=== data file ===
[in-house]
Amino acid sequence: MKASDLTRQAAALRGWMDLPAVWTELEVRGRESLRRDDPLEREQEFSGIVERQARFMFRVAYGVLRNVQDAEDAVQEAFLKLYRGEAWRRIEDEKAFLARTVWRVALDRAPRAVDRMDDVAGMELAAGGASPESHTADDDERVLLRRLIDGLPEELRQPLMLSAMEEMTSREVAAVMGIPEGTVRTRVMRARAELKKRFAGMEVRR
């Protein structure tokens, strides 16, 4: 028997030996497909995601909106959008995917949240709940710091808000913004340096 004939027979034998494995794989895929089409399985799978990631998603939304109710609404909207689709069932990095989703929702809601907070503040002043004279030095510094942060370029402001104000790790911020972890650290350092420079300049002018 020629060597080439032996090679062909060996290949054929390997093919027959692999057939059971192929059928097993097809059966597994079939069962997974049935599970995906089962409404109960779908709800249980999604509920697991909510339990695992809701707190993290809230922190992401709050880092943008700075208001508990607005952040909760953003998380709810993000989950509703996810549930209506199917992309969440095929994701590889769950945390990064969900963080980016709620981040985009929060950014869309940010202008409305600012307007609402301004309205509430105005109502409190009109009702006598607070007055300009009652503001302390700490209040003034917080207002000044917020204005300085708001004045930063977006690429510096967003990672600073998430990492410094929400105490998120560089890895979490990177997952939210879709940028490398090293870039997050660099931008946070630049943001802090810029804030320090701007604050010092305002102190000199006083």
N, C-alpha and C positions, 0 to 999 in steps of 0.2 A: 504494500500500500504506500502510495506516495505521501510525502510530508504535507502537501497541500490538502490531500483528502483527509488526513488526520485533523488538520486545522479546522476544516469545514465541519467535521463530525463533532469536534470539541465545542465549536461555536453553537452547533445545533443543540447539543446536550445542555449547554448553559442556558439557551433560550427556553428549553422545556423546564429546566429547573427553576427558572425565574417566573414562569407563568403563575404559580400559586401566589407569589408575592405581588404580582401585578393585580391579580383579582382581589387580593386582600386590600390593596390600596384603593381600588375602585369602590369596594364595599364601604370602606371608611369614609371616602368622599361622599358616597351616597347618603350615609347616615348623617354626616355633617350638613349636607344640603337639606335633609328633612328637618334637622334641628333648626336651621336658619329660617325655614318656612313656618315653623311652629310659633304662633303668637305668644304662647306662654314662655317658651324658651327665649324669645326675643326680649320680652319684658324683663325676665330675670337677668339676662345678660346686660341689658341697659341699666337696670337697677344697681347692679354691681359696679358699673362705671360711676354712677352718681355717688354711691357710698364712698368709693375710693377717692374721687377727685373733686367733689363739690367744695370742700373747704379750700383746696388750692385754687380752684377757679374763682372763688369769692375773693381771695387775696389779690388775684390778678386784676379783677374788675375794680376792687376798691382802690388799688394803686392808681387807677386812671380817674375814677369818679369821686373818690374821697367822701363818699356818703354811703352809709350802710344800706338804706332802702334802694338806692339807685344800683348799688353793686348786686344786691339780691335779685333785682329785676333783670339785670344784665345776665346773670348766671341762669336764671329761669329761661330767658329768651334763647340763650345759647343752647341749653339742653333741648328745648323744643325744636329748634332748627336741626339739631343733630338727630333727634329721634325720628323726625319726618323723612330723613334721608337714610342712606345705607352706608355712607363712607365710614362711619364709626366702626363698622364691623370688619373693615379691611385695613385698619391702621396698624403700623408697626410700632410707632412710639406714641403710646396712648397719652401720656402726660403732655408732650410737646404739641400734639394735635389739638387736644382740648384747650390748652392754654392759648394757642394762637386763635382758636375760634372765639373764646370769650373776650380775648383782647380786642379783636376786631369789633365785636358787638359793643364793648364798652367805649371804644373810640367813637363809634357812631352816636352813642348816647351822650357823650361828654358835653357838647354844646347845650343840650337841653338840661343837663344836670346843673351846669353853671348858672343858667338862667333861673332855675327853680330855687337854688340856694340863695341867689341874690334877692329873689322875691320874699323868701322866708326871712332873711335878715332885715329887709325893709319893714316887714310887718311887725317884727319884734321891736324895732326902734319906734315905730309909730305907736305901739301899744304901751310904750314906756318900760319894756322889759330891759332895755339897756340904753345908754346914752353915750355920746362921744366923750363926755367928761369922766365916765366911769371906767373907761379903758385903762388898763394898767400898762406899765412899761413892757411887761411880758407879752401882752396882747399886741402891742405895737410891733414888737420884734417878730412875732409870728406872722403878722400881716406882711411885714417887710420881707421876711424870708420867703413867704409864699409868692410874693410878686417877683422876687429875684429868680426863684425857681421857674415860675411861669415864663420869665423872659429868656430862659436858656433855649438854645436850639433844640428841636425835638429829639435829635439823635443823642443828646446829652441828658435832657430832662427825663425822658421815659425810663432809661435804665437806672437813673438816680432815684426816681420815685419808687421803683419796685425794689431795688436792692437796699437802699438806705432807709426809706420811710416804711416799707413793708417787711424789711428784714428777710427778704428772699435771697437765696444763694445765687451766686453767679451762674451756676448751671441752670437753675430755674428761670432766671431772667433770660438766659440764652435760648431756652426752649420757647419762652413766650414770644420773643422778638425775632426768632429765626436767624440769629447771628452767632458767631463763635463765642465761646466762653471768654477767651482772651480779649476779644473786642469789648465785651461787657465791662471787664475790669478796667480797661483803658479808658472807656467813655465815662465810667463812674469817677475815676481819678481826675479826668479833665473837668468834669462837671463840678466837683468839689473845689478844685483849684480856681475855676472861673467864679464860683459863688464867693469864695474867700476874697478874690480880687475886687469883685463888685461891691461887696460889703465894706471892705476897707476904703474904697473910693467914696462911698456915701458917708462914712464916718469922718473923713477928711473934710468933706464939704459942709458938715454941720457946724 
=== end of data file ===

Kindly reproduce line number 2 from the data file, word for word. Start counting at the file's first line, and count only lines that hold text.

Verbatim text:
Amino acid sequence: MKASDLTRQAAALRGWMDLPAVWTELEVRGRESLRRDDPLEREQEFSGIVERQARFMFRVAYGVLRNVQDAEDAVQEAFLKLYRGEAWRRIEDEKAFLARTVWRVALDRAPRAVDRMDDVAGMELAAGGASPESHTADDDERVLLRRLIDGLPEELRQPLMLSAMEEMTSREVAAVMGIPEGTVRTRVMRARAELKKRFAGMEVRR